NewEnergyNews: ALL ABOUT GREENWASHING

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    Founding Editor Herman K. Trabish

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  • MONDAY’S STUDY AT NewEnergyNews, April 19:
  • San Diego Gas & Electric’s Industry-Leading Plan To Fight Wildfires

    Friday, October 29, 2010

    ALL ABOUT GREENWASHING

    Your Guide to Real—and Fake—Green Products
    Kimberly Palmer, October 27, 2010 (U.S. News & World Report)

    "It turns out that many of the so-called “green” products in our homes might not be so green after all. The latest study from TerraChoice, an environmental marketing firm, found that 95 percent of consumer products make some kind of false claim about their environmental-friendliness. Even allegedly BPA-free baby toys might contain that unwanted compound.

    "The problem, TerraChoice reports [in
    Greenwashing Report 2010; The Sins of Greenwashing], is that anyone can slap a “green” or “all-natural” label on a product. Many consumers don’t realize how unregulated and ill-defined these labels are, and pay more for the products that have them…"

    From the Greenwashing Report 2010 (click to enlarge)

    "…[H]ow can consumers navigate the world of green—and not-so-green—products? …[L]ooking for third-party approvals, such as the Green Seal, can help you separate legitimate environmental-friendliness from the fakers, as can Internet searchers of products and ingredients. E-mailing the company directly when answers prove elusive is another option…The Smart Mama [can] do a lot of that research…

    "
    Green-washing as TerraChoice labels it, has also spread to the world of global travel. Resorts from Thailand to South Africa promise “green” getaways in the form of organic dining, local nature trips, and carbon offsets. Whether or not the trips are actually green, especially considering that they probably require a 14-hour jumbo jet ride, depends on the details."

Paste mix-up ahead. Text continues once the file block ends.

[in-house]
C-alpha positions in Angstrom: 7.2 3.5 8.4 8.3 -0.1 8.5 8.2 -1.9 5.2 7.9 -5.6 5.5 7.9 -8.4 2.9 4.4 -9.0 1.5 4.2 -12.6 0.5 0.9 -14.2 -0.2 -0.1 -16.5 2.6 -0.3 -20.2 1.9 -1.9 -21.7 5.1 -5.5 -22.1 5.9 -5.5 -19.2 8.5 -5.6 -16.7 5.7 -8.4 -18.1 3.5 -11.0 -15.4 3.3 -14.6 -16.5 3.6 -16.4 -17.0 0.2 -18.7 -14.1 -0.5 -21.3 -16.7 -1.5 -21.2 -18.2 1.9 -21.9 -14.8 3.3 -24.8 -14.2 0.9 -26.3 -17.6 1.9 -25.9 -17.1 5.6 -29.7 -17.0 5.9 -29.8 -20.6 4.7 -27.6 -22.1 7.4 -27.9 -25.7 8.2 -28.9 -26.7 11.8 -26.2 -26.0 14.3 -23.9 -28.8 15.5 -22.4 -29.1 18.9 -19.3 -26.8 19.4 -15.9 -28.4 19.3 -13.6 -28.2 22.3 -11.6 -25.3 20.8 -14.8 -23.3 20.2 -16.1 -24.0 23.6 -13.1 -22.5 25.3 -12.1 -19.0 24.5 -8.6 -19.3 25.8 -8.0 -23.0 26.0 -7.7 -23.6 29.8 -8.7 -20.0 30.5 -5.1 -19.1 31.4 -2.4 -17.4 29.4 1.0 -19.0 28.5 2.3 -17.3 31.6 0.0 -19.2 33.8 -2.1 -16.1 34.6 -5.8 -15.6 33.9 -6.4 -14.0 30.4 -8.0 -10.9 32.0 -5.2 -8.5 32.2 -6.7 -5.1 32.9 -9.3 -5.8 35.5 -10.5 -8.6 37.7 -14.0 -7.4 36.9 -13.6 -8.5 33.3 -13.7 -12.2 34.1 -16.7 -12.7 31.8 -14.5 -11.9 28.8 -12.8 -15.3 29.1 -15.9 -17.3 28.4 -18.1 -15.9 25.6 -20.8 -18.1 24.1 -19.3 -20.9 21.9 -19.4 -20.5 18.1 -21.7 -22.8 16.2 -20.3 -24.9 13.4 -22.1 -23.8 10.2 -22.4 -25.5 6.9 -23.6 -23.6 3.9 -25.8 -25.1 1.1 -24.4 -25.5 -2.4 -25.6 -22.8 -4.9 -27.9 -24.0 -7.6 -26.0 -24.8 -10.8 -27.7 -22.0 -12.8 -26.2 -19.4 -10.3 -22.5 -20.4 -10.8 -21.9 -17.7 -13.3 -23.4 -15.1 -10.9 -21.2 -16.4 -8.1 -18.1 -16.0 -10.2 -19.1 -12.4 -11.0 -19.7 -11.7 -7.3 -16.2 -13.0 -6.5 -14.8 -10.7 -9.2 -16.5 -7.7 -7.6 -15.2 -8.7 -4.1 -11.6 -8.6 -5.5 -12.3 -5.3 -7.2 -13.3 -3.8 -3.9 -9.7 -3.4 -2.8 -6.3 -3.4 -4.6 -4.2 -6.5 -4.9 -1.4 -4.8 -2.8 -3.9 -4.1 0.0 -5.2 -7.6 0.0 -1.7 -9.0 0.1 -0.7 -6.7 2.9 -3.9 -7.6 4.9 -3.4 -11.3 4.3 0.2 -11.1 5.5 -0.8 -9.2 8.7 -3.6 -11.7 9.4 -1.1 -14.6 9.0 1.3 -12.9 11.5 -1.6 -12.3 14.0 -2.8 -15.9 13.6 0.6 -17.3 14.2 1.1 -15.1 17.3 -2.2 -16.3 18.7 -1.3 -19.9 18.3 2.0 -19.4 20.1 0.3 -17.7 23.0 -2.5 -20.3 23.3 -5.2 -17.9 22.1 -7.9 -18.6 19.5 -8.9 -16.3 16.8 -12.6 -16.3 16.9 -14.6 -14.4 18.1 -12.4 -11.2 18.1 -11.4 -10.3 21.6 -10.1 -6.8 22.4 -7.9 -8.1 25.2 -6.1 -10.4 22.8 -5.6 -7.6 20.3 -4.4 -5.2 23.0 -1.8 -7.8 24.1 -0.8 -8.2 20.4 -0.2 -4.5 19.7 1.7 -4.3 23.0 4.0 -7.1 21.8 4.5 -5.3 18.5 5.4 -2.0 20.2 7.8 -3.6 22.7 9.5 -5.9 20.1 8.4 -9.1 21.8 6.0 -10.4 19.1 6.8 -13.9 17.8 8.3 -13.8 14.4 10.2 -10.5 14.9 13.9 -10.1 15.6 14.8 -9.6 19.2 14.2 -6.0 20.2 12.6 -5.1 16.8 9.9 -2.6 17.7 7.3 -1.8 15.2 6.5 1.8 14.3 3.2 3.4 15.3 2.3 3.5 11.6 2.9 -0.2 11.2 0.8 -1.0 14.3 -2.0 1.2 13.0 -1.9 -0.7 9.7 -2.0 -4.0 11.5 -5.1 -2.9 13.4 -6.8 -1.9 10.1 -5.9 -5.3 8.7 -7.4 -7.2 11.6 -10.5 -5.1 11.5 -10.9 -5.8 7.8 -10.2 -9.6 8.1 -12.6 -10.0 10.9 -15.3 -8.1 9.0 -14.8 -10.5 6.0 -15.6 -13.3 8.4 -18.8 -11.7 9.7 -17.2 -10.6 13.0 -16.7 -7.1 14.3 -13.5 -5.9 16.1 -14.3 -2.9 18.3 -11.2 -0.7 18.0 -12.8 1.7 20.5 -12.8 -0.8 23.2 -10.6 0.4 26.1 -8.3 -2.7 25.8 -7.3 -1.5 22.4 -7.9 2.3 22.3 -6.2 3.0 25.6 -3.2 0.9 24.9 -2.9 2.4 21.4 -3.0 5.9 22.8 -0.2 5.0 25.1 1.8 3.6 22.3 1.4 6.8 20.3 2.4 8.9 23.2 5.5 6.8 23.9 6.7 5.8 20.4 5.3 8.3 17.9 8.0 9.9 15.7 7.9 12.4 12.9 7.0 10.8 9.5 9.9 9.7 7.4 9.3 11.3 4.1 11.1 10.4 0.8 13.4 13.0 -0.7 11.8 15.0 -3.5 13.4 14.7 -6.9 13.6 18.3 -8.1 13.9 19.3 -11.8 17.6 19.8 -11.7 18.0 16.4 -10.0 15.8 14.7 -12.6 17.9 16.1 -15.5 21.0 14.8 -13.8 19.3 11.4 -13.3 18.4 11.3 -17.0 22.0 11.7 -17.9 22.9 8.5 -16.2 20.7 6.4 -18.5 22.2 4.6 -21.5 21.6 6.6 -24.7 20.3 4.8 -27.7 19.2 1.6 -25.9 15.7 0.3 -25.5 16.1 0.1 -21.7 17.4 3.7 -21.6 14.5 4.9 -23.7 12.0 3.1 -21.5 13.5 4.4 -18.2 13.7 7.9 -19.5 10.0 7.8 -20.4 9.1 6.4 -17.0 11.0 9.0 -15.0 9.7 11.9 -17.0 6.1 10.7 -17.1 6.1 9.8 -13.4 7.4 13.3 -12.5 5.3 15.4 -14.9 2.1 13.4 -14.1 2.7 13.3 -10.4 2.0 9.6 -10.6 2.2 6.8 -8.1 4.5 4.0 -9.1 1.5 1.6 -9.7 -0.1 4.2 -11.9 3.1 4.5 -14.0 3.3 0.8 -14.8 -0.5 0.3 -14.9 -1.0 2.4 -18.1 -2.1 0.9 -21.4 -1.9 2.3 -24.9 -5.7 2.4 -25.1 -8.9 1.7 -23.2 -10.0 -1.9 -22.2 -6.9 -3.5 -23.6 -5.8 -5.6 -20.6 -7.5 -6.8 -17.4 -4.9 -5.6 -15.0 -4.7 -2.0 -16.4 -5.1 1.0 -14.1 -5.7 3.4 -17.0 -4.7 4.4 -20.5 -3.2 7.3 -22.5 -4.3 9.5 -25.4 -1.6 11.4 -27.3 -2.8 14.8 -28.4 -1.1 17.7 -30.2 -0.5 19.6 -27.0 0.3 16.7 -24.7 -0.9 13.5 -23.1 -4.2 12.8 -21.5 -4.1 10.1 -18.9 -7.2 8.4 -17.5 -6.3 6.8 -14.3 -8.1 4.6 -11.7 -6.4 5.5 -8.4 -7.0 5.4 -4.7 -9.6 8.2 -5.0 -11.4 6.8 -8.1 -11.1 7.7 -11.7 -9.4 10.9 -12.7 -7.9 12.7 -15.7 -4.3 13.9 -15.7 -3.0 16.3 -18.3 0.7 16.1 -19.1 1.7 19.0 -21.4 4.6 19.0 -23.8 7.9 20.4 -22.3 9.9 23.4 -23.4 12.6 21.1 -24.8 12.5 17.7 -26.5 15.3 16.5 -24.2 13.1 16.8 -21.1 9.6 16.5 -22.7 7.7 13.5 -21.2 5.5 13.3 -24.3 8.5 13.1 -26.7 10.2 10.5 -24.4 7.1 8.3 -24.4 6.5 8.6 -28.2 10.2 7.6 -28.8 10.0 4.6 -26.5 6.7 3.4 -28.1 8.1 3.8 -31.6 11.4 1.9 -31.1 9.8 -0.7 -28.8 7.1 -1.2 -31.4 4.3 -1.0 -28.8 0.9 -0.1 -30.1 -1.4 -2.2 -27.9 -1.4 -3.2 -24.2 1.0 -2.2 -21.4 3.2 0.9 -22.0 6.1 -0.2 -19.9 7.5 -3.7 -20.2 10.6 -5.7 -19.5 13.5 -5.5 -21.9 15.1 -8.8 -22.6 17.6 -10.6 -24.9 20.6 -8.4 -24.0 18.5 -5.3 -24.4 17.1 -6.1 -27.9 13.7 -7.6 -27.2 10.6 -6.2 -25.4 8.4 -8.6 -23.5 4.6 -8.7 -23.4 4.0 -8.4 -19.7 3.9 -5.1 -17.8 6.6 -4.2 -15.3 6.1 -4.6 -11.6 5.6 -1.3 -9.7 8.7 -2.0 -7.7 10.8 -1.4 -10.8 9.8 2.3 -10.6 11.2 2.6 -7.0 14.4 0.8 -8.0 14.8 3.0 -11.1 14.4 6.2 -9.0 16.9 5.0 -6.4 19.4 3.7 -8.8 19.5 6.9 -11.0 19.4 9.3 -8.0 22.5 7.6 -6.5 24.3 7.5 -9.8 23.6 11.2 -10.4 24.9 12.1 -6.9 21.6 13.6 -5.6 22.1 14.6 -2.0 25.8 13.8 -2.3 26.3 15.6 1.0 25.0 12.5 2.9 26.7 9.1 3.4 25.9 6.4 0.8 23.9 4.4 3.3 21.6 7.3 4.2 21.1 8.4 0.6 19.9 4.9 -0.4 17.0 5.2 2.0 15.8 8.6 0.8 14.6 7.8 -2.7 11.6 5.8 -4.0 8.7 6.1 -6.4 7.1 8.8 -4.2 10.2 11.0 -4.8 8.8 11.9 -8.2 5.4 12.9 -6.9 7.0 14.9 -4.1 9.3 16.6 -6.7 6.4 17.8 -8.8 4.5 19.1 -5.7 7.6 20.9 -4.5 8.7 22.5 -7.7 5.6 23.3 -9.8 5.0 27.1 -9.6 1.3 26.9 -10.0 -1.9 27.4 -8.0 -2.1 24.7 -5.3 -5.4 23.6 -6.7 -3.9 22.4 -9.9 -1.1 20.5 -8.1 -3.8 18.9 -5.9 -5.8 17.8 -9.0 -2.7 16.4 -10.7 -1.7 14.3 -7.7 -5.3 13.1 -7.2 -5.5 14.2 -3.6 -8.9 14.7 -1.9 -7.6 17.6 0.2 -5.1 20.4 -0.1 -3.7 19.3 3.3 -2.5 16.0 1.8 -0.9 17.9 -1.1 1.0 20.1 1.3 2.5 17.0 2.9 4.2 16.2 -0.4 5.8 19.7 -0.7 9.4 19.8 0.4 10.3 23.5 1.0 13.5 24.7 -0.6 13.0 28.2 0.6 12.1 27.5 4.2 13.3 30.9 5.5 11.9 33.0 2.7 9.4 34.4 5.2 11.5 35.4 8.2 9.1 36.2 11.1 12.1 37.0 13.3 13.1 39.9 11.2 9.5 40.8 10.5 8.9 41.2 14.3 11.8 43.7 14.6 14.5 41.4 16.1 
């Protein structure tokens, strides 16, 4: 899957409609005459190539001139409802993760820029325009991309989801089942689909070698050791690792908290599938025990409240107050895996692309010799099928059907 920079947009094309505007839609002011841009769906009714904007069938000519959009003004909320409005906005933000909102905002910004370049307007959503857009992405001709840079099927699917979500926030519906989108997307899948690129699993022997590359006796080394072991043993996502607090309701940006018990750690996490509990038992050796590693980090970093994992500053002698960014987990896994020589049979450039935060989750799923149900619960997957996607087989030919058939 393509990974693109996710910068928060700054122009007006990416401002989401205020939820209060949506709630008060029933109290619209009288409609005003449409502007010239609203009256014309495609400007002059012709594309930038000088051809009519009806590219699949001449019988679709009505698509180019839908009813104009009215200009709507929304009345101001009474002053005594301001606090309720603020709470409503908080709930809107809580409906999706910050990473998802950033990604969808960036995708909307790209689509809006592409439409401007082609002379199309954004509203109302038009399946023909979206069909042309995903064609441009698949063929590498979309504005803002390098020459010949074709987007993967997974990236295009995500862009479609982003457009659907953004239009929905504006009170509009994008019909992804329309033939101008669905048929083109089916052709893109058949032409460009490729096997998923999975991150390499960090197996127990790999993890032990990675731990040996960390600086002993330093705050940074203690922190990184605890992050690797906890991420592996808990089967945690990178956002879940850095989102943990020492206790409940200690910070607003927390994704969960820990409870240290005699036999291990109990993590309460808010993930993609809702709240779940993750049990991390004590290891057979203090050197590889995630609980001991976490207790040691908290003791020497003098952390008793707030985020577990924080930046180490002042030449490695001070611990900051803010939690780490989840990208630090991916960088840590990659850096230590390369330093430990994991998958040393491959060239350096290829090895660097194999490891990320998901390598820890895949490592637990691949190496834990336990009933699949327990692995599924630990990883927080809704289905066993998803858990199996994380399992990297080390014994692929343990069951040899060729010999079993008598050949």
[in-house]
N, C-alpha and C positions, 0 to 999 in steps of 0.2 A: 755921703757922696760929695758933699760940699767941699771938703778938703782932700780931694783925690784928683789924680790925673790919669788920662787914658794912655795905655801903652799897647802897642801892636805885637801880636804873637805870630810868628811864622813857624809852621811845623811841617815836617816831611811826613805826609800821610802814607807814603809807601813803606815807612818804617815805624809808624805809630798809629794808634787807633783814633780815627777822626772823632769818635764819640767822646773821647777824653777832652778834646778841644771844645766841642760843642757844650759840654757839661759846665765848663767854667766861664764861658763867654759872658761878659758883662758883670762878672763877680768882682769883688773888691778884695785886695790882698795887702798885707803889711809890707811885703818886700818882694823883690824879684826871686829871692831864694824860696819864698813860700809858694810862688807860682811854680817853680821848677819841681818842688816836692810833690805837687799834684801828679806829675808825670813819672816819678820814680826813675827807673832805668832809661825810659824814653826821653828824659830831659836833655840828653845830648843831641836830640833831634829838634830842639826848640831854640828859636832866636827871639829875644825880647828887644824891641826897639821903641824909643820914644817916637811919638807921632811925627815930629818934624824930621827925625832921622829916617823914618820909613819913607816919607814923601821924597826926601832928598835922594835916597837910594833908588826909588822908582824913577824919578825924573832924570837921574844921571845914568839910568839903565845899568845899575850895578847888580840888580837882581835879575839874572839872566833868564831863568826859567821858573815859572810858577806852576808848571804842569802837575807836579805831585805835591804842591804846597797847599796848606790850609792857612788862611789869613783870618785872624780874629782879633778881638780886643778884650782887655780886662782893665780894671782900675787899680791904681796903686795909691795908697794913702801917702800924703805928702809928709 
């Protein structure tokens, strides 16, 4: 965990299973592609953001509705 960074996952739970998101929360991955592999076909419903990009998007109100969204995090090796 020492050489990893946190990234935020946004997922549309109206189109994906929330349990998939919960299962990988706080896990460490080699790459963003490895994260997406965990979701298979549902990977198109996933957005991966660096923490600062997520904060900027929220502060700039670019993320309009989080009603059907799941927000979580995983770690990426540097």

From the Greenwashing Report 2010 (click to enlarge)

    "One eco-tour operator in Jackson Hole, Wyoming, in partnership with the nonprofit carbonfund.org, fuels its vehicles with biodiesel, uses only existing hiking trails in order to minimize the impact of visitors on the environment, uses washable lunch plates, and serves organic and local produce. Concerned travelers can also offset their carbon footprint further by funding wind energy, reforestation, and renewable energy projects through carbonfund.org. The nonprofit’s motto is that people should "reduce what you can, offset what you can't."

    "…[T]he government is also taking a closer look at companies that falsely use its “Energy Star” label…[and] the U.S. Federal Trade Commission might tighten its own rules about green marketing…[Meanwhile, do] research before buying into any “green” labels, because on their own, they don’t mean much."

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